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Journal of Racial and Ethnic Health Disparities

, Volume 3, Issue 3, pp 519–526 | Cite as

The Impact of Everyday Discrimination and Racial Identity Centrality on African American Medical Student Well-Being: a Report from the Medical Student CHANGE Study

  • Sylvia P. Perry
  • Rachel Hardeman
  • Sara E. Burke
  • Brooke Cunningham
  • Diana J. Burgess
  • Michelle van Ryn
Article

Abstract

Positive psychological well-being is an important predictor of and contributor to medical student success. Previous work showed that first-year African American medical students whose self-concept was highly linked to their race (high racial identity centrality) were at greater risk for poor well-being. The current study extends this work by examining (a) whether the psychological impact of racial discrimination on well-being depends on African American medical students’ racial identity centrality and (b) whether this process is explained by how accepted students feel in medical school. This study used baseline data from the Medical Student Cognitive Habits and Growth Evaluation (CHANGE) Study, a large national longitudinal cohort study of 4732 medical students at 49 medical schools in the USA (n = 243). Regression analyses were conducted to test whether medical student acceptance mediated an interactive effect of discrimination and racial identity centrality on self-esteem and well-being. Both racial identity centrality and everyday discrimination were associated with negative outcomes for first-year African American medical students. Among participants who experienced higher, but not lower, levels of everyday discrimination, racial identity centrality was associated with negative outcomes. When everyday discrimination was high, but not low, racial identity was negatively related to perceived acceptance in medical school, and this in turn was related to increased negative outcomes. Our results suggest that discrimination may be particularly harmful for African American students who perceive their race to be central to their personal identity. Additionally, our findings speak to the need for institutional change that includes commitment and action towards inclusivity and the elimination of structural racism.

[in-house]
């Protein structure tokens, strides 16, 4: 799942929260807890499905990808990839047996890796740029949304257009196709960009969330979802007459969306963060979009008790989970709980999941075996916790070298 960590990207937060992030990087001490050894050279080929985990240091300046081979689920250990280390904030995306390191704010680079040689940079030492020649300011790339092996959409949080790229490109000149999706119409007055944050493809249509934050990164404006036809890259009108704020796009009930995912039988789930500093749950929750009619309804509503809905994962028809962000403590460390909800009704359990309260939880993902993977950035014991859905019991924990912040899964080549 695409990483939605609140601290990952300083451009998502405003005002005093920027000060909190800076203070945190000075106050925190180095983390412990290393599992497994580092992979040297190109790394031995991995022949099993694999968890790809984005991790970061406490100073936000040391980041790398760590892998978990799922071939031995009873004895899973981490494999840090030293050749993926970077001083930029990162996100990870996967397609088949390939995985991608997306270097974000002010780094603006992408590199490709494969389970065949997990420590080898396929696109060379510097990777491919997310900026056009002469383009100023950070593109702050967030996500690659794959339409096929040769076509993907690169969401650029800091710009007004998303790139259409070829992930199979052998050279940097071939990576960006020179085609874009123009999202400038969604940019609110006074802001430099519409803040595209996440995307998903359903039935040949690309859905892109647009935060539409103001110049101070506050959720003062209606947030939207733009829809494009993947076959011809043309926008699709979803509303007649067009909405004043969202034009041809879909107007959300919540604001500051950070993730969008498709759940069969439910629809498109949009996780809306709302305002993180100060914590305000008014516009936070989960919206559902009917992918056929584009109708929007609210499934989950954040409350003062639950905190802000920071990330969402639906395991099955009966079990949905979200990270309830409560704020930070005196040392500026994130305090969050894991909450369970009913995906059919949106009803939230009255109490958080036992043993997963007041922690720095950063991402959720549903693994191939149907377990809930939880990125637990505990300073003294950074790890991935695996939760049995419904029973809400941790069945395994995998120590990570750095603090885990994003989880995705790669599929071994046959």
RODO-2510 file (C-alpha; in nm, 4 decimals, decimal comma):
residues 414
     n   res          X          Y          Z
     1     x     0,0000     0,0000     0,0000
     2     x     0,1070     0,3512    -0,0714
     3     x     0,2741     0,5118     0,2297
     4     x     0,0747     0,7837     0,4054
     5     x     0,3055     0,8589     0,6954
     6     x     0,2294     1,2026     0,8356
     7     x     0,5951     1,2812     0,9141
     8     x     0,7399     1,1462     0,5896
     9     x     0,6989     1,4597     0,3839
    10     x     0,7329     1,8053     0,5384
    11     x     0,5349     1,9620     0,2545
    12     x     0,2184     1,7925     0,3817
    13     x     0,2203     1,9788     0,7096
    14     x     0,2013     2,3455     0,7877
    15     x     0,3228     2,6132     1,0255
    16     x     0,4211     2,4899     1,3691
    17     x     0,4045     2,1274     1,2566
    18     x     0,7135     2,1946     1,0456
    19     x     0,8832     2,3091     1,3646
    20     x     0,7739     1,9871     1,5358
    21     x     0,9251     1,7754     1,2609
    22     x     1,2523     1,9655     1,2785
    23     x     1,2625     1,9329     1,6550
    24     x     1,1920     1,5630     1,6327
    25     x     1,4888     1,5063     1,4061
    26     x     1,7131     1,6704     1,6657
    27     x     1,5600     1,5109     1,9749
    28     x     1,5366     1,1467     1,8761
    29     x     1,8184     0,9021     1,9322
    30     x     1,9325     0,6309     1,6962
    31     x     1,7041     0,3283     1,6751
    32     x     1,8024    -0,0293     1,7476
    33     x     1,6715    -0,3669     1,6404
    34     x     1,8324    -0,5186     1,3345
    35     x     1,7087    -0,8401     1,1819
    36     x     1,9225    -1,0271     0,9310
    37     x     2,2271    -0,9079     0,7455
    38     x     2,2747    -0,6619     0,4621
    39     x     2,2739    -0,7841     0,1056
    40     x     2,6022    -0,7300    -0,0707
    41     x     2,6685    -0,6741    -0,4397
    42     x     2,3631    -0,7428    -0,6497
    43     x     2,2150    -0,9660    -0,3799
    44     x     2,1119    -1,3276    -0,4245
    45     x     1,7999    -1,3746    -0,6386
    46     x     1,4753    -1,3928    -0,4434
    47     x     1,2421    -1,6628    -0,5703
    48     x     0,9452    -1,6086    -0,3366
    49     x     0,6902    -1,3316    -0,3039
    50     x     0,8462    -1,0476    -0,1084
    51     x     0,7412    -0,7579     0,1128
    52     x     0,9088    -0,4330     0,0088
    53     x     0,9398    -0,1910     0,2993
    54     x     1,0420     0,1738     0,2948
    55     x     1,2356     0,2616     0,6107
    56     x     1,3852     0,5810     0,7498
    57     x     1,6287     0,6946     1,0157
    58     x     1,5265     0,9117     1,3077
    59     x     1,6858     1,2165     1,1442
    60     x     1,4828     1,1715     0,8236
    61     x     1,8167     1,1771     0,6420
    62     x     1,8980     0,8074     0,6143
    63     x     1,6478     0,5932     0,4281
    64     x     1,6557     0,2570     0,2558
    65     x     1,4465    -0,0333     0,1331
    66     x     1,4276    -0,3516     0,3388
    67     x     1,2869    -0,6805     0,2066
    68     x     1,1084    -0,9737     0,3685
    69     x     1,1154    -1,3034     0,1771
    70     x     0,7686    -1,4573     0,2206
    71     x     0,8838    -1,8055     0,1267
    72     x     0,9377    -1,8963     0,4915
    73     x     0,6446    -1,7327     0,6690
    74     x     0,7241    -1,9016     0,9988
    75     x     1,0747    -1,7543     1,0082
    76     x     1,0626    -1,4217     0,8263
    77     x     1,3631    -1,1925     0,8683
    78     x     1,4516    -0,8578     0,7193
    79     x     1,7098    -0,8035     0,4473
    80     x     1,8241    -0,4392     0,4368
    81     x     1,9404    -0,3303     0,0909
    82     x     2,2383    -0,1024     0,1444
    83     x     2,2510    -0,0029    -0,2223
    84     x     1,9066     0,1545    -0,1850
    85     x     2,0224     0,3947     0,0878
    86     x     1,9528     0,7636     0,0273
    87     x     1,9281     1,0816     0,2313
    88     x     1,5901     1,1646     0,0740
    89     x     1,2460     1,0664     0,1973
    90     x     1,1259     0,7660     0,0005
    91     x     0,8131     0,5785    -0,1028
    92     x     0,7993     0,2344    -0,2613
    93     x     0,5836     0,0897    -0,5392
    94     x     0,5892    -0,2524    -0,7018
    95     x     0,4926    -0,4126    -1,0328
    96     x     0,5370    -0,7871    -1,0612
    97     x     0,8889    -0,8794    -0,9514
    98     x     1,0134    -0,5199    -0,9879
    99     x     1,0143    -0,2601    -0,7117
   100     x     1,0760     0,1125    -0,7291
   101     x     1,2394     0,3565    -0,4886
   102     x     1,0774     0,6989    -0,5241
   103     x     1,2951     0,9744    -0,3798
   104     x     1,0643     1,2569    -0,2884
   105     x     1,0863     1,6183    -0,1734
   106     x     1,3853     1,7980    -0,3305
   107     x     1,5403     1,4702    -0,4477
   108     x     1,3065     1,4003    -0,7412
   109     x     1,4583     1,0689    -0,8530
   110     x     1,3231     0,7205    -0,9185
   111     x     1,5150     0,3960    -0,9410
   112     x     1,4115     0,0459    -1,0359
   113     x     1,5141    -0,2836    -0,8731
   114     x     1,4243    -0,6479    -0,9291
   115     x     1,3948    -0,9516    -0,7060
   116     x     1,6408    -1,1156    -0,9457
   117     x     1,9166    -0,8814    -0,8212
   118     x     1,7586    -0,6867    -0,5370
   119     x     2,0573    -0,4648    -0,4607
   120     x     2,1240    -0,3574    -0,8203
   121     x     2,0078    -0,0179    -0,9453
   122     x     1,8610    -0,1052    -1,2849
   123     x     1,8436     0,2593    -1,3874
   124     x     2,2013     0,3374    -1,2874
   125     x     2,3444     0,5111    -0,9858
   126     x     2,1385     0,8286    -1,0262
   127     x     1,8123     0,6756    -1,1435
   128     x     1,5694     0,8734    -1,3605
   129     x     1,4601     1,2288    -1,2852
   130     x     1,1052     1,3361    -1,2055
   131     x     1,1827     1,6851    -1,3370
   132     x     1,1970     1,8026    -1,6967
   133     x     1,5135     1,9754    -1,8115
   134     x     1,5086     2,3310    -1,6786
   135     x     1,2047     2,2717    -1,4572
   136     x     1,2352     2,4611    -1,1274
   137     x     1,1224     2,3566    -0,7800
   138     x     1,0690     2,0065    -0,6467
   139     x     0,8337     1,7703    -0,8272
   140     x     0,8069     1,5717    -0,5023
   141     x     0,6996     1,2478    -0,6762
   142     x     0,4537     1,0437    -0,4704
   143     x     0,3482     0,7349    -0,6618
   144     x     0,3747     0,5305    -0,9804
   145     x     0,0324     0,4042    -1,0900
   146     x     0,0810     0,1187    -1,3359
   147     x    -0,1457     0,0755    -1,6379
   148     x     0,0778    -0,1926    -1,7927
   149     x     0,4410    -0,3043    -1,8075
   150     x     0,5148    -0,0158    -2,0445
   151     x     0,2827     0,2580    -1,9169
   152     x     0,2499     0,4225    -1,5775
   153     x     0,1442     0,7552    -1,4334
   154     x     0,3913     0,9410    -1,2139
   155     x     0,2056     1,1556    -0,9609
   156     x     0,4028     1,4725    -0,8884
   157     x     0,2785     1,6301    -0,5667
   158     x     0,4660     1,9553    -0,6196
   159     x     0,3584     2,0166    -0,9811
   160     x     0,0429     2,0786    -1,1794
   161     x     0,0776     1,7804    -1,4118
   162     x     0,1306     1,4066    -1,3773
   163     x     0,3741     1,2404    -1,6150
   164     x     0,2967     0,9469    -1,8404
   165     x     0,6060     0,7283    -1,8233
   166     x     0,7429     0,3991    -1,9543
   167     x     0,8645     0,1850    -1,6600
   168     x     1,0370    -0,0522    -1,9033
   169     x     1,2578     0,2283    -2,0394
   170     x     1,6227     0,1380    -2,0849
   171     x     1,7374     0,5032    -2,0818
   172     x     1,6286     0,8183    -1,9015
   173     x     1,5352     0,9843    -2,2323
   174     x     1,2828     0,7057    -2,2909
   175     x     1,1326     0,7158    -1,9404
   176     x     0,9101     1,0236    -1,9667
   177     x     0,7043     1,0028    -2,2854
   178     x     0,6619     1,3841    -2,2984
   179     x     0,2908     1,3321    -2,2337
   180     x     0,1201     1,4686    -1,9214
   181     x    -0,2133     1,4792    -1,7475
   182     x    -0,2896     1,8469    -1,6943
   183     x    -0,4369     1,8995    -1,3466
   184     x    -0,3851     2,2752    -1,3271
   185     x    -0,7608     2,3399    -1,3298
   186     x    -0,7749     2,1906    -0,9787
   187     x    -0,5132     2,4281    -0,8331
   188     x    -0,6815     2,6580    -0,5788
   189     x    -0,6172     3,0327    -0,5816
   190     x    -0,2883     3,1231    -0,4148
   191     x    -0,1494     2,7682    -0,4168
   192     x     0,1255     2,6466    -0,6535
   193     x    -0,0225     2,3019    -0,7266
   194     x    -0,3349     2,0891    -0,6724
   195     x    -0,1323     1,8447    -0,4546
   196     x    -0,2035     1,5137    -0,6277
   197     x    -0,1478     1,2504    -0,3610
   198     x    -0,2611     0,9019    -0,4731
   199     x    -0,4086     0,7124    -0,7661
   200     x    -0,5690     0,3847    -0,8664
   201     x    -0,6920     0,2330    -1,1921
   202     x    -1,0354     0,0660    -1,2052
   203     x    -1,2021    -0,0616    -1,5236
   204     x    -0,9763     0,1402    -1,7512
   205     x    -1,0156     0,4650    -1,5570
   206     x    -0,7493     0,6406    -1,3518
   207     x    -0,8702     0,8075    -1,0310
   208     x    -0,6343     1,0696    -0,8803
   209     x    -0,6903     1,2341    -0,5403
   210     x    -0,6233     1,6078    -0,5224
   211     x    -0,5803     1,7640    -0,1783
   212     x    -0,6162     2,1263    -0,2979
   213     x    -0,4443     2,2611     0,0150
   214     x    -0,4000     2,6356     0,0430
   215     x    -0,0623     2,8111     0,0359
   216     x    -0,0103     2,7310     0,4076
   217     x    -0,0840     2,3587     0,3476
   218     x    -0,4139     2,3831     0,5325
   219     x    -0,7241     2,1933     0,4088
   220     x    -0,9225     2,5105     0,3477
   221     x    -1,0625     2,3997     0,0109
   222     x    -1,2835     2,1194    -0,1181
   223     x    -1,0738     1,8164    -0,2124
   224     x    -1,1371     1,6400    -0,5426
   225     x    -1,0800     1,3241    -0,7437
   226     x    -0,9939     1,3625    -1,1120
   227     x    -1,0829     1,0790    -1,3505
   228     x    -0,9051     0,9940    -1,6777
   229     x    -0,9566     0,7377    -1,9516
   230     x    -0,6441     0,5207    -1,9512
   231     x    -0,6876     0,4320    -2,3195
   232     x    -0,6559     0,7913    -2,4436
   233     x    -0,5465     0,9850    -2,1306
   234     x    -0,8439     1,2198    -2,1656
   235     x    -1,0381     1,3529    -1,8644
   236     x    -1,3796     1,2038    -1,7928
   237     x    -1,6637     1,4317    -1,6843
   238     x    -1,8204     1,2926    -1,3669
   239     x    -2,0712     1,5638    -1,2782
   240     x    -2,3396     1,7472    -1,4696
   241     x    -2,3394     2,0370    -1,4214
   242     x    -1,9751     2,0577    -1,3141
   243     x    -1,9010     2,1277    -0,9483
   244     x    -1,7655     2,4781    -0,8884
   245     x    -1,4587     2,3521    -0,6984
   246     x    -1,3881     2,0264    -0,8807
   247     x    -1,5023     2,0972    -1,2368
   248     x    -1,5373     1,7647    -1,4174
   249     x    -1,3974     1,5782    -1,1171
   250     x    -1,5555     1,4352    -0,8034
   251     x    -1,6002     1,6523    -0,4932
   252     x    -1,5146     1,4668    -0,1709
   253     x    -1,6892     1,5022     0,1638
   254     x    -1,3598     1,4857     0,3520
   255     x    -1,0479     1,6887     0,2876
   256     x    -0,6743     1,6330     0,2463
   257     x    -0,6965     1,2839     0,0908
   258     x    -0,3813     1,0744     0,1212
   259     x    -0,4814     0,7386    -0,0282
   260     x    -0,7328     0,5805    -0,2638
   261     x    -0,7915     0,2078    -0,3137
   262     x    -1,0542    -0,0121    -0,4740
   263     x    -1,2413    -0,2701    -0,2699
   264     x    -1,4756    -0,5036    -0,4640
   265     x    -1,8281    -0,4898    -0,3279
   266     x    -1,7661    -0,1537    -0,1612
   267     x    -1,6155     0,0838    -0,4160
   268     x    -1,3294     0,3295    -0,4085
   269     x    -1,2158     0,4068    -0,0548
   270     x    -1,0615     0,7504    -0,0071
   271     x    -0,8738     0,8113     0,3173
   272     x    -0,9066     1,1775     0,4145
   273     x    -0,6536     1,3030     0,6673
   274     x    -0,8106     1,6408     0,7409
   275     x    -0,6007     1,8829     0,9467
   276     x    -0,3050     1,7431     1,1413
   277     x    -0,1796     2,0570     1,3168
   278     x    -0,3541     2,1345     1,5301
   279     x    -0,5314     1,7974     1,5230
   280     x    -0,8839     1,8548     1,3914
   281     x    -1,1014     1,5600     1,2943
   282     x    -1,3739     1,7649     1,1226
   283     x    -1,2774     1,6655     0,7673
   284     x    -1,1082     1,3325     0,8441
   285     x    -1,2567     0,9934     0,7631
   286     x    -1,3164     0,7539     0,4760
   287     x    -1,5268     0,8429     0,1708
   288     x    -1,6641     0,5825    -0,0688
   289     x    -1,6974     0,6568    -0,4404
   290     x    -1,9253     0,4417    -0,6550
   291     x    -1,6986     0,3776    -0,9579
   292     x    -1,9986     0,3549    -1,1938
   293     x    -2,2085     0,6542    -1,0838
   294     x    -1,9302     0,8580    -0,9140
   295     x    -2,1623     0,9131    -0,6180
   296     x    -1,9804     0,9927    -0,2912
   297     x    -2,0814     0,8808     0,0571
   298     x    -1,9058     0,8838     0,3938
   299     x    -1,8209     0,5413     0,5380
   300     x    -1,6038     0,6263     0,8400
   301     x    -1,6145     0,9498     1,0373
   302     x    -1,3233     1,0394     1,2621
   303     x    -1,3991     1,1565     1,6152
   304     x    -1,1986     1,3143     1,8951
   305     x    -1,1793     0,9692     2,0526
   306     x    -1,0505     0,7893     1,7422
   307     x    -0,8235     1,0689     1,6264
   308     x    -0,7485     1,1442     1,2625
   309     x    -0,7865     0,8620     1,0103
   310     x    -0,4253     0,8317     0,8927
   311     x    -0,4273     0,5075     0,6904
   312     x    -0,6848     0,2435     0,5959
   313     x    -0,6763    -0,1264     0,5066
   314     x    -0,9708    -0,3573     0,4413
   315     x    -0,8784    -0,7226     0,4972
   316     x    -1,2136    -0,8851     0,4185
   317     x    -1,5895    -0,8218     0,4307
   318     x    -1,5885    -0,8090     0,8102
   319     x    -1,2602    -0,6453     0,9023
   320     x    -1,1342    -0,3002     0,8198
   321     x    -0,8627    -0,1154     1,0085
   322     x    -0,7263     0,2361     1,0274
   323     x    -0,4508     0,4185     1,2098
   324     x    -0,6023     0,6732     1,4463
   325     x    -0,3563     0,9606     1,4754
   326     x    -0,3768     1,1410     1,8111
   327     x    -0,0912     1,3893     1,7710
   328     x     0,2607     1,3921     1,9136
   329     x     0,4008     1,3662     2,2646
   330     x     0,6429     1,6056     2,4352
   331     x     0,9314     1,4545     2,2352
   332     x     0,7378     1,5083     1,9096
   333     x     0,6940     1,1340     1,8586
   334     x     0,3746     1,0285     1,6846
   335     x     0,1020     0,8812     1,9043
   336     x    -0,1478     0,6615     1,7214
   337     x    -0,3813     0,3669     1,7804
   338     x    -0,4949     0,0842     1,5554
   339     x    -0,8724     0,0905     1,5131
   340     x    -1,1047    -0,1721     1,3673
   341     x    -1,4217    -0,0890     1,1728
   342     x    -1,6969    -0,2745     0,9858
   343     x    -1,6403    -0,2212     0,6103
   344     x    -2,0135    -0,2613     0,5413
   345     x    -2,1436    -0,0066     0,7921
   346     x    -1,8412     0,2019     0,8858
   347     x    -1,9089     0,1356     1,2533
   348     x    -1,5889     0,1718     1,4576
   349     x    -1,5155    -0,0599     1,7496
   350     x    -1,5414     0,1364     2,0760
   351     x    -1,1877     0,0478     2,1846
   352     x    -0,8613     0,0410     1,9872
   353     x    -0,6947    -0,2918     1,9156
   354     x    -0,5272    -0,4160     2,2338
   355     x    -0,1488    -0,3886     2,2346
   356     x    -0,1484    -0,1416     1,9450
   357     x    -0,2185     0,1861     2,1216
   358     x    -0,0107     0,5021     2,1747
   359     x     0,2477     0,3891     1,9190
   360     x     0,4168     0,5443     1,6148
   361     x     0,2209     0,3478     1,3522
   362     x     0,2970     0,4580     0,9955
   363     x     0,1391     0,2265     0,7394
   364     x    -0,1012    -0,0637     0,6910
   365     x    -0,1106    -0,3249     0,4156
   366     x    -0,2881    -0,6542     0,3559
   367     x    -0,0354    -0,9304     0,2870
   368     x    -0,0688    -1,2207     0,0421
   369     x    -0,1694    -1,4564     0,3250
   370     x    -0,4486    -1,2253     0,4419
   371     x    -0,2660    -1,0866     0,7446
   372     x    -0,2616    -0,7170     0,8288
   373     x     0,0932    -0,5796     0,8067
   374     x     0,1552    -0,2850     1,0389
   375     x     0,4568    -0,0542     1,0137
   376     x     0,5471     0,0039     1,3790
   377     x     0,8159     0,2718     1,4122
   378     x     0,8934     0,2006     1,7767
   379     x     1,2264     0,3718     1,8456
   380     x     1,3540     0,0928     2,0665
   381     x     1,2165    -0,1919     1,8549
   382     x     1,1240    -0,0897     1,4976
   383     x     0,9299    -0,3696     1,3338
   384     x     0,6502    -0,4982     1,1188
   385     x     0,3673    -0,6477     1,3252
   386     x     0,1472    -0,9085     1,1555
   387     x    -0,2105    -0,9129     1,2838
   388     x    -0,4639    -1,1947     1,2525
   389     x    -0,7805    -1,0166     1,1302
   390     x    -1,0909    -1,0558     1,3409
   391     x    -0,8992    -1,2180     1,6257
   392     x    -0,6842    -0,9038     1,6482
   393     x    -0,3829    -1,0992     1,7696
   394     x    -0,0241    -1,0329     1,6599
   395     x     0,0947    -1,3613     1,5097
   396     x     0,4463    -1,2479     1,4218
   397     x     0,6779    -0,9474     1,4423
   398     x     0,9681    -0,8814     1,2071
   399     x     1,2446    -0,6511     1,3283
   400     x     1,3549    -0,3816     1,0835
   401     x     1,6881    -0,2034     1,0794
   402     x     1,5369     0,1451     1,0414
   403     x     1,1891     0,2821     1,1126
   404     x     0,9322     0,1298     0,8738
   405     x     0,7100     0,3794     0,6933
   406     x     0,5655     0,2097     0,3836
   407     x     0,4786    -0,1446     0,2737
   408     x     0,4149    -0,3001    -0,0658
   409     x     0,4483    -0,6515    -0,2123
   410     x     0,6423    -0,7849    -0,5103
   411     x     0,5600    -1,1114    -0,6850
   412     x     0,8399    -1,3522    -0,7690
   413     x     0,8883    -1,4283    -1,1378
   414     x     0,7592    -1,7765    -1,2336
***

Keywords

Racial identity Discrimination Medical student well-being 

Notes

Acknowledgments

Dr. Hardeman acknowledges the support of the Veterans Affairs Associated Health Postdoctoral Fellowship Training Program.

Compliance with Ethical Standards

Conflict of Interest

The authors declare that they have no conflict of interest.

Research Involving Human Participants

All procedures in studies involving human participants were in accordance with the ethical standards of the institutional and or national research committee and with the 1964 Helsinki declaration and its later amendments or comparable ethical standards.

This research study was approved by the human subjects Institutional Review Boards of the University of Minnesota (IRB #0905S66901, approved 5 June 2009) and Mayo Clinic (IRB #13-004612, approved 13 July 2013).

Informed Consent

Informed consent was obtained from all individual participants included in the study.

Disclaimers

The contents do not represent the views of the U.S. Department of Veterans Affairs or the United States Government.

Funding/Support

Support for this research was provided by the National Heart, Lung, and Blood Institute (NHLBI) of the National Institutes of Health under award number R01 HL085631. Dr. Perry was additionally supported by the NHLBI Supplement to Promote Diversity in Health Related Research of the NIH under award number R01 HL085631-S1. Dr. Hardeman was additionally supported by the NHLBI Supplement to Promote Diversity in Health Related Research of the NIH under award number 3 R01 HL085631-02S2.

Supplementary material

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Copyright information

© W. Montague Cobb-NMA Health Institute 2015

Authors and Affiliations

  • Sylvia P. Perry
    • 1
  • Rachel Hardeman
    • 2
    • 3
  • Sara E. Burke
    • 4
  • Brooke Cunningham
    • 5
  • Diana J. Burgess
    • 6
    • 7
  • Michelle van Ryn
    • 2
    • 3
  1. 1.Department of Psychological ScienceUniversity of VermontBurlingtonUSA
  2. 2.Division of Health Care Policy and ResearchMayo ClinicRochesterUSA
  3. 3.Department of Health Sciences ResearchMayo ClinicRochesterUSA
  4. 4.Department of PsychologyYale UniversityNew HavenUSA
  5. 5.Department of Family Medicine and Community Health, School of MedicineUniversity of MinnesotaMinneapolisUSA
  6. 6.Department of MedicineUniversity of MinnesotaMinneapolisUSA
  7. 7.Center for Chronic Disease Outcomes ResearchMinneapolis Veterans Affairs Medical CenterMinneapolisUSA

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